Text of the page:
What do the Ukraine regulations actually say ?: do they also specify quality of cement slurries to surface? returns ? If your squeeze worked, presumably you did have good cement behind pipe to squeeze into .
I have seen the same practice elsewhere in FSU and resultant logistics. Did such regulations arise because it was the the Soviet Union and not very concerned with time and costs-or more to it ?
Dear colleagues thanks a lot for the many helpful suggestions. We've done a squeeze cementing, WOC, drill out cement and perform pressure test at 200 bar to make sure that the whole casing is ok (leakproof).
Regretfully we have to cement our wells to the surface because of Ukrainian legislative. That's why we are using cement collar. But now we are looking for alternatives (lite cement or smth).
We've sdone some changes in well design because of this situation. After drilling next section we'll run tieback together with 7' liner.
Polymer based epoxy has been used in reservoir management , including water shut off , zonal isolation , etc. It is basically a wireline conveyed tool that can perforate the casing and inject the sealant ( Epoxy) into the annulus. Also, it can be injected into poorly cemented annuli. You may consult with the service providers to find out whether it is applicable for your case.
Hi Les - BiSN is your company which is developing this technology. I guess that, since this is a thermite activated alloy, the Bi stands for Bismuth and SN stands for tin.
firstname.lastname@example.org was our contact
what is Bismuth?
who sells it?
If you can not work out how to live with that leak and/or the solutions mentioned before (cement squeeze jobs, resins) fail, my suggestion is to be prepared to run another casing string (i.e. f7-5/8" casing / liner), and you would have to give up a potential contingency and hole size.
Also, be prepared with double-side valves in the wellhead to deal with a potential live annuli / surface pressure.
If you can live with the leak thru the DV tool (i.e. enough FIT/LOT to drill the next section), you may consider to drill the next section and run either a tieback or a casing patch later on.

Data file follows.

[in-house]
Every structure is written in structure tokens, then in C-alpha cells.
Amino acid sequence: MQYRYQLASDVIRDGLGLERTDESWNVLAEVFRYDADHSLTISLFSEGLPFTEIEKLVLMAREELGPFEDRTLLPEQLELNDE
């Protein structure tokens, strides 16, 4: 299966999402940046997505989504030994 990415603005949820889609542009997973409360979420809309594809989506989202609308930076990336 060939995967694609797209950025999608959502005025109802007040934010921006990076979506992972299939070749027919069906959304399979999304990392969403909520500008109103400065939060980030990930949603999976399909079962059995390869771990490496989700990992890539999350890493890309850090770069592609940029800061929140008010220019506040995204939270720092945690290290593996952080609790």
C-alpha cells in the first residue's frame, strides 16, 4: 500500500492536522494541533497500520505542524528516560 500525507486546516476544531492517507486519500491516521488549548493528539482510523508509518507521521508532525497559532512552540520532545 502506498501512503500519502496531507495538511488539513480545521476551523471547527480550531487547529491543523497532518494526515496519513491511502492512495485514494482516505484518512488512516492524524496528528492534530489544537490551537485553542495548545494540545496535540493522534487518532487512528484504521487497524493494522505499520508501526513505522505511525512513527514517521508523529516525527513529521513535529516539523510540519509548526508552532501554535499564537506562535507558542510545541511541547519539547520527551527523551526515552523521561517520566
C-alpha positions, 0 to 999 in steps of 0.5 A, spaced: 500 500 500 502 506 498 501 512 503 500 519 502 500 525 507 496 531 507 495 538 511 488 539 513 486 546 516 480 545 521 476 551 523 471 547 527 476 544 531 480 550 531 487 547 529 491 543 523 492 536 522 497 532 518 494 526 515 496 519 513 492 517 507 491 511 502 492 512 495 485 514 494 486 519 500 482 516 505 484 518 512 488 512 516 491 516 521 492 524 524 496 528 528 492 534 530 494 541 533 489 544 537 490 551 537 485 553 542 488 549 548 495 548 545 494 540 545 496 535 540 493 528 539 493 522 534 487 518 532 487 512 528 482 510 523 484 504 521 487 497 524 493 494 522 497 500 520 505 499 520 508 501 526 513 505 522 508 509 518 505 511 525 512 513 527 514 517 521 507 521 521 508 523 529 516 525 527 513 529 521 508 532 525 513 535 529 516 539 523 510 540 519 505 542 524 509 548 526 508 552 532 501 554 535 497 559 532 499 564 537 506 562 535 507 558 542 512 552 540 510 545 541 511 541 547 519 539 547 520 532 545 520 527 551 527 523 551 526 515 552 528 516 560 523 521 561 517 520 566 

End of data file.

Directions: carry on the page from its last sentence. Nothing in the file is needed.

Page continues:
Hope you can get a good solution for this challenge.
Thanks and regards,
Given it is the stage collar, other leak paths are available, you now have to approach it from a well integrity POV. Remedial work, from squeezing et al, might work. Additionally you might be able to get a patch, logistics aside, but that could cause more problems:-
Still cannot hold sufficient pressure
Patch not staying in place....
Additionally do you have any issues with the existing TOC i.e has the well architecture requirements for the stage collar been achieved?
Bottom line is you will be unlikely to get back to full integrity, for the next phase, but you should look at long term integrity.
Can you bring the top of the 7" liner above the stage collar for long term production? At these depths it's basically a tieback...
Can you drill the next section with the leak active (Treat it like a shoe strength - LOT & Kick tolerance & potential leak up the back side), with lots of risk mitigations in place?
Can you set the 7" as a scab liner and still achieve the well objective?
However painful, you have a deep shoe and a leak halfway up, so can you live with the leak?
As is being used successfully in abandonments to seal and verify well integrity may be applicable particularly where leak is a very miniscuble leak path. Bismuth will plug this. Excess if present on pipe ID can be readily milled out is my understanding.
Resin application (if you can get it) can help as well. ControlSeal from WWClooks promising from the studies we have done for our case.
I was interested in why you are having to use a stage collar?
Is this casing critical to the well delivery?
What was the planned height of cement above the collar ?
What is your mud type and weight ?
Can you wait for your patch and do another well in the meantime?
A) If casing is not critical is it worth considering punching holes in your casing higher up so you can establish circulation around the casing ? Do you know if you actually have got any cement above the stage collar ?
B) Also is it possible to establish that you can actually squeeze a clear fluid in to your stage collar before going to the cementing squeeze option as suggested by Paul